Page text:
Question: What is the source for the verse “Baruch Shem Kevod Malchuto Le’Olam Va’ed” and what is the significance of reciting it within Keri’at Shema?
Answer: After reciting the first verse of Keri’at Shema, one should recite “Baruch Shem Kevod Malchuto Le’Olam Va’ed.” The source for this verse is the Gemara (Pesachim 56a) which states: “Rabbi Shimon ben Lakish said: The Torah states, ‘Yaakov called his children and said, ‘Gather and I shall tell you that which shall happen to you in the end of days.’ This teaches us that Yaakov Avinu wished to reveal to his children the date of the Final Redemption at which point the presence of Hashem left him.” When Yaakov saw this, he began to wonder why Hashem’s presence left him. He was concerned that perhaps one of his children was not righteous and that maybe all of his children were not destined to be the patriarchs of the Jewish nation. Just like his father fathered Esav and his grandfather fathered Yishmael, perhaps one of his children as well were not fit to father the Jewish nation. It is for this reason that Yaakov thought that he was unable to reveal the End of Days to his children.
Yaakov’s children replied, “Shema Yisrael” (i.e. listen Yisrael, which was their father’s name), “Hashem Elokeinu Hashem Echad,” just like you have only one Hashem in your heart, we too have only one Hashem in our hearts. When Yaakov Avinu heard this he replied, “Baruch Shem Kevod Malchuto Le’Olam Va’ed.”
When our Sages established the order of the daily prayer, they wanted this verse uttered by Yaakov Avinu inserted into Keri’at Shema. However, they had a dilemma: How can this verse be mentioned if Moshe Rabbeinu did not recite it (as this verse is not mentioned in the Torah)? On the other hand, if this verse is not recited, how can we not say it if ultimately, Yaakov Avinu uttered it! Thus, they established that this verse be recited in an undertone.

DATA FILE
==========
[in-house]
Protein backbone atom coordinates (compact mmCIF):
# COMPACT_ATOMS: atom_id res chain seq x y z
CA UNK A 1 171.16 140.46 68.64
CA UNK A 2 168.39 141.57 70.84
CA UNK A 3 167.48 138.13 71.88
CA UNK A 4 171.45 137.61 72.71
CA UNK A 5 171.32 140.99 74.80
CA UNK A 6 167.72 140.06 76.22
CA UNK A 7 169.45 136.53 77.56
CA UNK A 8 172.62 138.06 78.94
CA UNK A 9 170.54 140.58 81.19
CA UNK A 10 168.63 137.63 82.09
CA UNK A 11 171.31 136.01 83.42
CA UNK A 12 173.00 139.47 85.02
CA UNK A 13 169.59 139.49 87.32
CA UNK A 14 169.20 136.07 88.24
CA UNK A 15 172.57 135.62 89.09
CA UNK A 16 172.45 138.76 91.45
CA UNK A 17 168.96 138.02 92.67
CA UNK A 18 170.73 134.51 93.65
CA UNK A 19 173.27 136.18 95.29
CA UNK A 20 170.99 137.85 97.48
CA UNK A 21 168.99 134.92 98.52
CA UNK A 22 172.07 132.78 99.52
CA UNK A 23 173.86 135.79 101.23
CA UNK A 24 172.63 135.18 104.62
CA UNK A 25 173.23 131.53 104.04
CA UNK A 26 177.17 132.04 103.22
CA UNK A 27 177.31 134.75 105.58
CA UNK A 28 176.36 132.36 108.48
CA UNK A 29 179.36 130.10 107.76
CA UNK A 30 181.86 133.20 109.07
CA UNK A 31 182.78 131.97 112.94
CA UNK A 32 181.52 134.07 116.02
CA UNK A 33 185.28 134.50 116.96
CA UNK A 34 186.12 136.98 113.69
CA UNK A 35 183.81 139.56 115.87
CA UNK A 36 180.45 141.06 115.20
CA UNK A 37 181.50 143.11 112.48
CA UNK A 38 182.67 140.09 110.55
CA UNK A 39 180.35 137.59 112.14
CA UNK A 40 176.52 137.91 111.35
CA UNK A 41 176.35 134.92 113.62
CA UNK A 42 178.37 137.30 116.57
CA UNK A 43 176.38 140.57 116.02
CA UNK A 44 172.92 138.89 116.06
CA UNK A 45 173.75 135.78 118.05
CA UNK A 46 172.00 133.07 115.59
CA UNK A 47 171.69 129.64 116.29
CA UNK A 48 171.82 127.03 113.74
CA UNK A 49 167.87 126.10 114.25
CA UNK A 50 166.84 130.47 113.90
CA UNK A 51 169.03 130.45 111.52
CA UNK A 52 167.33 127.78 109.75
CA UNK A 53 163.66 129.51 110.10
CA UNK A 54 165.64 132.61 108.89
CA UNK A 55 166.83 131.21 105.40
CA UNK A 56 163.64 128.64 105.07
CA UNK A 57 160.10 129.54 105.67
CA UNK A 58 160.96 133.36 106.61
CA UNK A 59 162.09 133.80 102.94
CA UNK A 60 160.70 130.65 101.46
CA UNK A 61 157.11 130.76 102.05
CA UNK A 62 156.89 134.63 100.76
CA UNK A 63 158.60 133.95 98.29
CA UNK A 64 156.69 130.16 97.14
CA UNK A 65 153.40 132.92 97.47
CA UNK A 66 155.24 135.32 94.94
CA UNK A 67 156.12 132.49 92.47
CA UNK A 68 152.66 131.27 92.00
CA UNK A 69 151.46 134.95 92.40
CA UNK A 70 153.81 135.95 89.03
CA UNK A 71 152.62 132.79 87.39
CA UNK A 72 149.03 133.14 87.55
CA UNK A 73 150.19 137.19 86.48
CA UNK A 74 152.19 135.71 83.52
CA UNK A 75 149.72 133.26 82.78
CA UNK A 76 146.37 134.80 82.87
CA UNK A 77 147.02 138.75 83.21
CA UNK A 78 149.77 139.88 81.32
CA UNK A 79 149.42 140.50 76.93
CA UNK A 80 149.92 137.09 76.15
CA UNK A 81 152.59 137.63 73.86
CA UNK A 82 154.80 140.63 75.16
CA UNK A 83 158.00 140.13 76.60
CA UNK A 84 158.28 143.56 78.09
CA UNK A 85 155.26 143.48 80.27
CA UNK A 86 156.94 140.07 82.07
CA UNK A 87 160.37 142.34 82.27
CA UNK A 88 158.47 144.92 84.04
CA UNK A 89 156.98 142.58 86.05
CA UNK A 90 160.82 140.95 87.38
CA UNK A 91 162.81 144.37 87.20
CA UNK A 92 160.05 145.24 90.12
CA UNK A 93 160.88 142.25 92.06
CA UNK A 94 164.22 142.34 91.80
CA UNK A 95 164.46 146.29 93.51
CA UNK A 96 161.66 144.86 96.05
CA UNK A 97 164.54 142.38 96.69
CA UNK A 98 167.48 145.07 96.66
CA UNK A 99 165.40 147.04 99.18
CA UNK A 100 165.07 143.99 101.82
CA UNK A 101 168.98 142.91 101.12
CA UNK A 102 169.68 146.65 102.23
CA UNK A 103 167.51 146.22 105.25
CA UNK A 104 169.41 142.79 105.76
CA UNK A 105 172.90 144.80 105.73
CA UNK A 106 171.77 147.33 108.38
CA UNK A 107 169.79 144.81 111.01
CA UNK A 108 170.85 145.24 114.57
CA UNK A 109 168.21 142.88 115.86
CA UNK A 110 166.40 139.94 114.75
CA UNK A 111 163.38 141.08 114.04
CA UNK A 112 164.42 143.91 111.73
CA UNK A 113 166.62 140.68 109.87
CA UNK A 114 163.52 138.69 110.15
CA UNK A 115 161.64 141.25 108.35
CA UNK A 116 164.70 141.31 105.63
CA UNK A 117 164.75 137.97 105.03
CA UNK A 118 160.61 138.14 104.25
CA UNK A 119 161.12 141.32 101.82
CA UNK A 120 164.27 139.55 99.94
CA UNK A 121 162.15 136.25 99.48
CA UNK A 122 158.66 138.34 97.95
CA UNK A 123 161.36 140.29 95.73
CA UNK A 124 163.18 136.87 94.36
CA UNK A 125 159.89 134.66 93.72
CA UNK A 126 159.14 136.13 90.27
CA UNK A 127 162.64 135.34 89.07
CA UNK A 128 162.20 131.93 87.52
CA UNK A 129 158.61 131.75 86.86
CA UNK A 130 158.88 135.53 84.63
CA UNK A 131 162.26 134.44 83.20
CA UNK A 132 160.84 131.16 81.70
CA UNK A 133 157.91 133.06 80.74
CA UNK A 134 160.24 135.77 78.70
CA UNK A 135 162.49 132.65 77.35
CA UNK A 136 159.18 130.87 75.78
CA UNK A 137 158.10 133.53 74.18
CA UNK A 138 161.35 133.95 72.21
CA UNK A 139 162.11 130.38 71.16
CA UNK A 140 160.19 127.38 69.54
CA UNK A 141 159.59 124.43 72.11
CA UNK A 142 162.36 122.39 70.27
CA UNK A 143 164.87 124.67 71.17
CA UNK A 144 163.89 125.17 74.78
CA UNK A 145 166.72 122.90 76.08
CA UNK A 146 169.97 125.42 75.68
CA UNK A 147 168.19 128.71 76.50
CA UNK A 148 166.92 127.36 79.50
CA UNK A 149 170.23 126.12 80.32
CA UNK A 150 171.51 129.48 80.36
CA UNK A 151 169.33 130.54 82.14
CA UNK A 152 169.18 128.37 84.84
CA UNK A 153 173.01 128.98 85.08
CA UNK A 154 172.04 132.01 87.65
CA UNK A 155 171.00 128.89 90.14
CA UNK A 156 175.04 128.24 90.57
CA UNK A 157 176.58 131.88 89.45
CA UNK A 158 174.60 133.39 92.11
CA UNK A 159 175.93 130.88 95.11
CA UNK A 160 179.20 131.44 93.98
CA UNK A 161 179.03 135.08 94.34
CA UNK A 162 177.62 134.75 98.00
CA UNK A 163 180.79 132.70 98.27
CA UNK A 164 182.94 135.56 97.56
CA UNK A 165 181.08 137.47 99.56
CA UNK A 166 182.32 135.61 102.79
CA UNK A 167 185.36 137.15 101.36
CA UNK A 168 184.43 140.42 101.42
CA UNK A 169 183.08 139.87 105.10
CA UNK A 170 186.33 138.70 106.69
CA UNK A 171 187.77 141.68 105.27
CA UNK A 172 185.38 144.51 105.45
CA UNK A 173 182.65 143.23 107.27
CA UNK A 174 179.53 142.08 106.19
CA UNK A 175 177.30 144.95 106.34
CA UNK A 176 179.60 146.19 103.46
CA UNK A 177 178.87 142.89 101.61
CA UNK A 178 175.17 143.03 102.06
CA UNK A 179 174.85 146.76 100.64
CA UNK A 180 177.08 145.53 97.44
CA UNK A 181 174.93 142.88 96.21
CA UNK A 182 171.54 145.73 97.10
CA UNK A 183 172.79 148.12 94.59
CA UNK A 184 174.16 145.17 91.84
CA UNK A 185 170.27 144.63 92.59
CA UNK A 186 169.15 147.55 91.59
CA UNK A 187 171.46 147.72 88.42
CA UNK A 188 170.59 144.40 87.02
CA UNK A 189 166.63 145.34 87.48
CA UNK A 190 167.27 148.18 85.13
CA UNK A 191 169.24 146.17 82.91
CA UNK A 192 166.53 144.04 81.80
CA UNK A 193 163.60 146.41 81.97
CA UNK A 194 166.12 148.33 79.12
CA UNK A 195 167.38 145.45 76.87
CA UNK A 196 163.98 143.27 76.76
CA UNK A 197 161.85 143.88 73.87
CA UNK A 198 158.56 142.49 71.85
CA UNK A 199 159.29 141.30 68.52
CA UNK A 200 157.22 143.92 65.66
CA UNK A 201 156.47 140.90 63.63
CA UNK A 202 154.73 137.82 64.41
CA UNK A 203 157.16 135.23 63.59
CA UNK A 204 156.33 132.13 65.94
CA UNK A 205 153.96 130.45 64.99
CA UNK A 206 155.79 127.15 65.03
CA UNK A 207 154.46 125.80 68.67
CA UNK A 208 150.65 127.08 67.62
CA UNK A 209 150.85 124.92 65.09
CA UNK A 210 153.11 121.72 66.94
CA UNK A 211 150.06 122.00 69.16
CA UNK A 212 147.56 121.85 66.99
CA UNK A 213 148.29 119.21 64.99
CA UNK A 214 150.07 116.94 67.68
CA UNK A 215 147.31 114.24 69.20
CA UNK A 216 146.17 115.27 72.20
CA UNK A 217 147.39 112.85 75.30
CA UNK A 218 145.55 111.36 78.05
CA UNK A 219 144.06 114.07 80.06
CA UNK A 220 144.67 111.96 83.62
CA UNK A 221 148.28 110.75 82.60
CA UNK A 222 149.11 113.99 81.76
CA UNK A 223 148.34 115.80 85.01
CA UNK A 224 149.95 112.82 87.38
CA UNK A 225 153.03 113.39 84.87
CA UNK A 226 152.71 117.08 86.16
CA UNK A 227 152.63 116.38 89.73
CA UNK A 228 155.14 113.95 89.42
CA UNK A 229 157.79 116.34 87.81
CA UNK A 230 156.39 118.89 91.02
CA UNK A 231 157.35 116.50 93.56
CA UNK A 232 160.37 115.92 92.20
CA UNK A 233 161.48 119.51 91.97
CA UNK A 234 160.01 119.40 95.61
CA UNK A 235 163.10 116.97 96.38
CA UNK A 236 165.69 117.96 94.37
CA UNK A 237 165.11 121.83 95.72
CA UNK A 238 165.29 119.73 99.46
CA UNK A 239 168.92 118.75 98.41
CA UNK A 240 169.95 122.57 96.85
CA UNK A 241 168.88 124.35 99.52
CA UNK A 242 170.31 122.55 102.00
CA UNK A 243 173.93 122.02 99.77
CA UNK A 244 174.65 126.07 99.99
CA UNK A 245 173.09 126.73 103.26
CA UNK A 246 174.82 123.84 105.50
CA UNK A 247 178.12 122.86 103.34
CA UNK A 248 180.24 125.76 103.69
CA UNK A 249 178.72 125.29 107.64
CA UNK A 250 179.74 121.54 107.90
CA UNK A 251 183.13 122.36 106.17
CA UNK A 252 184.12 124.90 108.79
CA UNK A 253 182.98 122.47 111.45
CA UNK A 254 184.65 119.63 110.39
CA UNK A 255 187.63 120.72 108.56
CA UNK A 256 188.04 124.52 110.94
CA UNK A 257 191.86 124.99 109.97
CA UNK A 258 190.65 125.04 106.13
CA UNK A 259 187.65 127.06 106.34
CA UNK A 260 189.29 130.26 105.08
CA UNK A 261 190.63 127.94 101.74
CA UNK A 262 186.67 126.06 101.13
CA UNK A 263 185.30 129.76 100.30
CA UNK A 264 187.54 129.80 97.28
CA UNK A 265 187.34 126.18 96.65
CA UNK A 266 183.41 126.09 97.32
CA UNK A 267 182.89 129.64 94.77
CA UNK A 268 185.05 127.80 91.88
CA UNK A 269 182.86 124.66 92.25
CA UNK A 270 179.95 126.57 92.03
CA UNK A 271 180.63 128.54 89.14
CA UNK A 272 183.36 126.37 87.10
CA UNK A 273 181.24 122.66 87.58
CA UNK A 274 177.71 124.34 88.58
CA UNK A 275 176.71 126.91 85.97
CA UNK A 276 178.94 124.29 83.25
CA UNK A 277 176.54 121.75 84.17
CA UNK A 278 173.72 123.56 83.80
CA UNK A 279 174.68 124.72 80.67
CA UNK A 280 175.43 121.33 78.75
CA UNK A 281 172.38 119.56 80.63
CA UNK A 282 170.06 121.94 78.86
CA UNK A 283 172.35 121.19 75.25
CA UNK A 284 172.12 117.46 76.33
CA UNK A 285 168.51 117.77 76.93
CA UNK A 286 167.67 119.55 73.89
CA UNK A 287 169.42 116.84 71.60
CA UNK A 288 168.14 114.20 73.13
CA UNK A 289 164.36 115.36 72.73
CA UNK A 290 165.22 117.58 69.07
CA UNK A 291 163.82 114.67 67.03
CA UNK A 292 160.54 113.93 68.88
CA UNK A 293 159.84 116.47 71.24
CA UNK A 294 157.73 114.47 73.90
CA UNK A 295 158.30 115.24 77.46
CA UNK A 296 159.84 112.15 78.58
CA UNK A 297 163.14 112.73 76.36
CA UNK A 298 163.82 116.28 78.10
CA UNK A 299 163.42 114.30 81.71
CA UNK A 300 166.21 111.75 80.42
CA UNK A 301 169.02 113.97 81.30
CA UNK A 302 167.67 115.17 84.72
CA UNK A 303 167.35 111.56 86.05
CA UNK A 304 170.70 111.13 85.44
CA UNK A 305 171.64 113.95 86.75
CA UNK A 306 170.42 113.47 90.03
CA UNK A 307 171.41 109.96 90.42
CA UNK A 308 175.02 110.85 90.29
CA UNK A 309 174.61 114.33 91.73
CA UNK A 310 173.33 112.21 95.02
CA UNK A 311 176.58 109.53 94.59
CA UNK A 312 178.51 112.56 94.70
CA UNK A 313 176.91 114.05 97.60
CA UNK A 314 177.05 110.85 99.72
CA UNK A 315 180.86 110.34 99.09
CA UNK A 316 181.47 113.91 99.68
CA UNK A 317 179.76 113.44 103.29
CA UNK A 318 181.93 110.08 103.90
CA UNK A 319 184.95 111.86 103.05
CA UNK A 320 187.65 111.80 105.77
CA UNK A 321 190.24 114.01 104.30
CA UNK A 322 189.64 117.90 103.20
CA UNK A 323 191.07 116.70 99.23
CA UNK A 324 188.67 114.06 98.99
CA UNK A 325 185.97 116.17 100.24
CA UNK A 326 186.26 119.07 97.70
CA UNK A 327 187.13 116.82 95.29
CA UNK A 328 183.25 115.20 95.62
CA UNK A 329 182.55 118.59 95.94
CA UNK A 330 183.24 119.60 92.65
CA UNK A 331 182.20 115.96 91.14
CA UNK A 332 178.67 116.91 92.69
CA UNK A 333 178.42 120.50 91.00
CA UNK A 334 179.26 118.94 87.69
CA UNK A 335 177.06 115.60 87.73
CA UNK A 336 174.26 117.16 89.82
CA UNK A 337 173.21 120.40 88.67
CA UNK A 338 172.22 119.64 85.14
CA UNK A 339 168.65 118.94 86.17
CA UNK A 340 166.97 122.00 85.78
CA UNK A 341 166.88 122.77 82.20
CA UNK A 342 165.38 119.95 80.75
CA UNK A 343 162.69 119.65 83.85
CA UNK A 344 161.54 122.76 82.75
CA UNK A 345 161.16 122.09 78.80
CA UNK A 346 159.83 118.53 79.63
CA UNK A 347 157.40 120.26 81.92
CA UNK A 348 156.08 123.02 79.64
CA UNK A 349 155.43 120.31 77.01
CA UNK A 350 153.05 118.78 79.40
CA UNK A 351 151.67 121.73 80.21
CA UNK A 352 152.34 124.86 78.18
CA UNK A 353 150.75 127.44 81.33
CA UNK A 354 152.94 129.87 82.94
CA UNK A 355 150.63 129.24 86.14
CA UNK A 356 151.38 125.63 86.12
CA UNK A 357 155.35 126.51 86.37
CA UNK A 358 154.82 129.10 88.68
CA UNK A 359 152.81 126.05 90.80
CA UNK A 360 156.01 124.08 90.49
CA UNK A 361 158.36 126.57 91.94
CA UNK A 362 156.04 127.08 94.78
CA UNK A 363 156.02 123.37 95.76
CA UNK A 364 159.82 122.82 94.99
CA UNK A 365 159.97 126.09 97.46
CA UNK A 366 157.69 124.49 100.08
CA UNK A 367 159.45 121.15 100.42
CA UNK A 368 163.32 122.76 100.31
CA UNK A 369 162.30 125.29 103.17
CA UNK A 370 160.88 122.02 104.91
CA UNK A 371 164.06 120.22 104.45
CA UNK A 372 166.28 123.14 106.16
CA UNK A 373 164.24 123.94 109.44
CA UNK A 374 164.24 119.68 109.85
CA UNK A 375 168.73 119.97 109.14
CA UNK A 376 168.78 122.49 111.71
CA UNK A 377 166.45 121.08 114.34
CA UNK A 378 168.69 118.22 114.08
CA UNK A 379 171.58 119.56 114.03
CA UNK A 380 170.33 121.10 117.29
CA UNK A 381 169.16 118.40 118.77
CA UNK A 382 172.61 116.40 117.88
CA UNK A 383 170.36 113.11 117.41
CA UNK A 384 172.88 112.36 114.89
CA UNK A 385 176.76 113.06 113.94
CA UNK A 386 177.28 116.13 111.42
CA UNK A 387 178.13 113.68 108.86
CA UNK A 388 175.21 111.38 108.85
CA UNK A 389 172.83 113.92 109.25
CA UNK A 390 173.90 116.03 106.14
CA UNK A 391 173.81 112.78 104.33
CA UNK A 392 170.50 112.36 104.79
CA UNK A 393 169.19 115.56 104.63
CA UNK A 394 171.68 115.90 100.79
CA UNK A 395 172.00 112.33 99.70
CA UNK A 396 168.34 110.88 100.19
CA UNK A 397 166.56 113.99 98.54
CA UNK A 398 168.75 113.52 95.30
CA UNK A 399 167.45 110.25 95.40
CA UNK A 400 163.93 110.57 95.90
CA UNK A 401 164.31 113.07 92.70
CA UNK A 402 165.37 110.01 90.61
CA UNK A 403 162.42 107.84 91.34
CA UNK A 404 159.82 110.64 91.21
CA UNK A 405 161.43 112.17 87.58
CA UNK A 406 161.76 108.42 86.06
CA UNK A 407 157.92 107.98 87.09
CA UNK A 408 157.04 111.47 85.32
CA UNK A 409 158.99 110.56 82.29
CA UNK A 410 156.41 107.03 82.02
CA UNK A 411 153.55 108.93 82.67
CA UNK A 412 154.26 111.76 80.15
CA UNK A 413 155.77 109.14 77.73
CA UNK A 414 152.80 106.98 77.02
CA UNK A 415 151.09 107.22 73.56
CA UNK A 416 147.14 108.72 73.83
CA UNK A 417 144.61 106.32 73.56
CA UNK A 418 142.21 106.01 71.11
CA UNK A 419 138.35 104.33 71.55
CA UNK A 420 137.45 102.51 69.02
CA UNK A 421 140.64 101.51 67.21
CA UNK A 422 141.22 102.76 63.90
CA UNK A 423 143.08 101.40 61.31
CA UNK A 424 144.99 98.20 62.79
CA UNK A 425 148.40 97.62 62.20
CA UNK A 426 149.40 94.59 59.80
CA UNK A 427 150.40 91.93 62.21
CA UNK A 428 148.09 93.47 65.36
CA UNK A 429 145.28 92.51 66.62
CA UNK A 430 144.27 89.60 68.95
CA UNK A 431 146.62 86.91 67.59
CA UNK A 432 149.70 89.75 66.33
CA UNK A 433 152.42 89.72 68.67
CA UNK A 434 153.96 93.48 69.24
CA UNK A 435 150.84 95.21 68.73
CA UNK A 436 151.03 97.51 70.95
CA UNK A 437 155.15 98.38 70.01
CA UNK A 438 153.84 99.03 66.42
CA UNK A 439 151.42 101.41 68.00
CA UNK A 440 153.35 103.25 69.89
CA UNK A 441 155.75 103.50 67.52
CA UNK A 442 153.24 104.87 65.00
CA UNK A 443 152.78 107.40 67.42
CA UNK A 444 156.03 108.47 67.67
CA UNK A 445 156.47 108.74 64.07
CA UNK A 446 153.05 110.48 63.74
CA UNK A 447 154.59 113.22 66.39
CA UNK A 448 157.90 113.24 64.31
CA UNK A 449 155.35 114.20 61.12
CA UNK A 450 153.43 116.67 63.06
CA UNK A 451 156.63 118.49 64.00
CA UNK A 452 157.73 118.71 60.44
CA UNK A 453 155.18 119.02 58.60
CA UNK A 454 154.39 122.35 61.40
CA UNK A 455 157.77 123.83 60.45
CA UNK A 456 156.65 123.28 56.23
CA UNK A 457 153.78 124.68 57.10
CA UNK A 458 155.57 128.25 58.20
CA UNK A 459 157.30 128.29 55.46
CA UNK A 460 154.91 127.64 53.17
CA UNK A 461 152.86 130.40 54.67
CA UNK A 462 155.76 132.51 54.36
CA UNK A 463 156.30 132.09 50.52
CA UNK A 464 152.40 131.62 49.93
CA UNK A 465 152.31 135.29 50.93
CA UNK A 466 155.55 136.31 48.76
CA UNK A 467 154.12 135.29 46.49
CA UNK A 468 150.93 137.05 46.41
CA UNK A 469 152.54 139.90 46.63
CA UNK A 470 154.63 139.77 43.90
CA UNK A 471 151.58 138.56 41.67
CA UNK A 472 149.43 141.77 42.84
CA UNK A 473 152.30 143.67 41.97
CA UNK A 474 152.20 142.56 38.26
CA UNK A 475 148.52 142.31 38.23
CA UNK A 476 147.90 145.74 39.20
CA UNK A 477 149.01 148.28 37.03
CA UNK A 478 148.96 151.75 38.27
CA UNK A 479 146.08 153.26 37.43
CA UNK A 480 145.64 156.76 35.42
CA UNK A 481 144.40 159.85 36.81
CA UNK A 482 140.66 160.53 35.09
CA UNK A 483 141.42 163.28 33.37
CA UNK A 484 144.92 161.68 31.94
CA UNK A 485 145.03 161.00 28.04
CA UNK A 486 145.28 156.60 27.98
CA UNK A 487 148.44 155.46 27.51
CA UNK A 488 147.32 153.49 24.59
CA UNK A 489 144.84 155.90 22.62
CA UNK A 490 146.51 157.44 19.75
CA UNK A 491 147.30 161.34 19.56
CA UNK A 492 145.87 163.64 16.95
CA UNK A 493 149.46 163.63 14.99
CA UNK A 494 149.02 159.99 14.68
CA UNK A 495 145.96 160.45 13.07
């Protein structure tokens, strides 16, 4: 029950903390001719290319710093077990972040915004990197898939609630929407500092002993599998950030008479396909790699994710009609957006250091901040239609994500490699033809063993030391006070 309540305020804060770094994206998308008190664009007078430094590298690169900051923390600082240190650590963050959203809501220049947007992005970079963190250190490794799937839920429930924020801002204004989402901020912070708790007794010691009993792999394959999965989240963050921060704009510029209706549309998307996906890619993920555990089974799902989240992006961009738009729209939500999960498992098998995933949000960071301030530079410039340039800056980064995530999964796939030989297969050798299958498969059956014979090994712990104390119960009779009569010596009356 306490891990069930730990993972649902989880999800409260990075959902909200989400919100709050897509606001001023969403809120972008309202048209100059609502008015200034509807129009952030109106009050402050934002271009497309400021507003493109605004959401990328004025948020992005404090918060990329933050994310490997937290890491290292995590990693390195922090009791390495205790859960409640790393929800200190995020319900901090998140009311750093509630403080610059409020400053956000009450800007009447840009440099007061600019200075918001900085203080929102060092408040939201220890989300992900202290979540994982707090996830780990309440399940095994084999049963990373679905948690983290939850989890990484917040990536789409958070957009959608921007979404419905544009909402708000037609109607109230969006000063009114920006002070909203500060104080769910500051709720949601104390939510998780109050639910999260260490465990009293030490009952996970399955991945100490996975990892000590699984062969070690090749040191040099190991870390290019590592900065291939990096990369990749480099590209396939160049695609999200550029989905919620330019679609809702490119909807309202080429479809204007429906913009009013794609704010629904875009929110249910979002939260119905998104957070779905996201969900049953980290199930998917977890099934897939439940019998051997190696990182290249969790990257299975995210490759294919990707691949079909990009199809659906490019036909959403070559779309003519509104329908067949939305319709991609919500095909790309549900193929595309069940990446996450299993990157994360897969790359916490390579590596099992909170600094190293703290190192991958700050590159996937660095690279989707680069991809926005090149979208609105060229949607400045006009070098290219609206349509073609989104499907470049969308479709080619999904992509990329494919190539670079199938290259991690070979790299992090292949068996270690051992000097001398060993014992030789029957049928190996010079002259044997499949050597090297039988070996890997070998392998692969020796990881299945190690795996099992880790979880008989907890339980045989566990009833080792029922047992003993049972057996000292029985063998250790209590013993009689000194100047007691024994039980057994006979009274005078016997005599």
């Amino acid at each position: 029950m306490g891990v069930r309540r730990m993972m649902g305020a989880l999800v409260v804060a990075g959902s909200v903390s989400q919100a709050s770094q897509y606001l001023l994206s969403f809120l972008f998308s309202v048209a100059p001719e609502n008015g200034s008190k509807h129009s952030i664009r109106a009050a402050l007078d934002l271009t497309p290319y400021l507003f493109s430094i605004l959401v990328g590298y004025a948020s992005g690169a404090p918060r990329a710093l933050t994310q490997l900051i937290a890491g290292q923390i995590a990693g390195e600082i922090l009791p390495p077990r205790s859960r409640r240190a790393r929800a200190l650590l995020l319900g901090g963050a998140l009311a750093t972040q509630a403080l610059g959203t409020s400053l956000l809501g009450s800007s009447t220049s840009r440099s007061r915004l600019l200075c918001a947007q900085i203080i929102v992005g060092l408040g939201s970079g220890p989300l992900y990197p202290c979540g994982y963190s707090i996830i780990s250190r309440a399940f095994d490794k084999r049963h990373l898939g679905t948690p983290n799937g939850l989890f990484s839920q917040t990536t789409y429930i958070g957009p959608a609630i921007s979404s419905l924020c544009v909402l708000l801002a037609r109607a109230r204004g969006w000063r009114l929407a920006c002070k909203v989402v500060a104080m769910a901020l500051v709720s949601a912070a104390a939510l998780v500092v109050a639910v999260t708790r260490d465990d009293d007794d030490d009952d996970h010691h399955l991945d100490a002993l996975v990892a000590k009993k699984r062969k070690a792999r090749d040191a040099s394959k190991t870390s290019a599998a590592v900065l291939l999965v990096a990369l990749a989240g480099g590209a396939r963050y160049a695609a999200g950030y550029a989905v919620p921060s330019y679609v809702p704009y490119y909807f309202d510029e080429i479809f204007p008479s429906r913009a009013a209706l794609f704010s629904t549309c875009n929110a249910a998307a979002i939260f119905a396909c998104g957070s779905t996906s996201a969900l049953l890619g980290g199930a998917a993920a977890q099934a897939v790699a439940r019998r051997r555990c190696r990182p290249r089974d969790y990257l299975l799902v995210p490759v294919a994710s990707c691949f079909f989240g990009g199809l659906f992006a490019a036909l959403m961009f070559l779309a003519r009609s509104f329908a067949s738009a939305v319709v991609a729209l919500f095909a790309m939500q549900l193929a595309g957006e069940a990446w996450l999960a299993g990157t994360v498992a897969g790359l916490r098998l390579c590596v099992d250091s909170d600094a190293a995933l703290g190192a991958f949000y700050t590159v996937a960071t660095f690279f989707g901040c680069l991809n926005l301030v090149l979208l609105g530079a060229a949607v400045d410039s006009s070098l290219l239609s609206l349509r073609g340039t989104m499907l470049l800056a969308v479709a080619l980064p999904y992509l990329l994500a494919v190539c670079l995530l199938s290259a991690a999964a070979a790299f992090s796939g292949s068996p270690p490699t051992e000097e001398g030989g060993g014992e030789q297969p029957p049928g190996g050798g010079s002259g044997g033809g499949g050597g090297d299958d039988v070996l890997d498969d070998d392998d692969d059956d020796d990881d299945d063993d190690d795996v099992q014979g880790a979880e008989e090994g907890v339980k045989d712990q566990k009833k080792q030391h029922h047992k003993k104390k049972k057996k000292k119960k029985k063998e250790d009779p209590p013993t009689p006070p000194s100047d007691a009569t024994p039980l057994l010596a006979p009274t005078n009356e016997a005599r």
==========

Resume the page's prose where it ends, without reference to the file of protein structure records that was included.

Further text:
Our Sages teach us in the Midrash (Devarim Rabba, Parasha 2, Section 37) that when Moshe Rabbeinu ascended to the Heavens, he overheard the angels exclaiming to Hashem, “Baruch Shem Kevod Malchuto Le’Olam Va’ed.” He then brought down this verse and taught it to the Jewish nation. Since this verse is attributed to the angels, it is recited in an undertone; only on Yom Kippur, when the Jewish nation is compared to Heavenly angels, is this verse recited aloud.
When reciting this verse, one must make sure to break up the words of the verse correctly. One must be especially careful to pause between the word “Baruch” and the word “Shem”. The verse should be recited as follows (with the following pauses): “Baruch, Shem Kevod Malchuto, Le’Olam Va’ed.” Indeed, the Responsa Yachin U’Voaz (Volume 2, Chapter 42) writes, “This is how we have heard it recited by my great father and teacherzt”l. My father would chastise one who would not pause slightly between the words ‘Baruch’ and ‘Shem’. My great brother Rabbi Tzemach zt”l would bang on the Tevah (podium) in order to prevent people from connecting these two words together. Indeed, in a Siddur written by grandfather the great Rashbetz, there is a comma after the word ‘Baruch.’”
Maran Rabbeinu Ovadia Yosef zt”l would constantly remind others of this law in his classes just as the Rashbetz (Rabbeinu Shimon bar Tzemach) and his son the Rashbash (Rabbeinu Shlomo bar Shimon) have already warned us (see Responsa Yabia Omer, Volume 8, Section 11).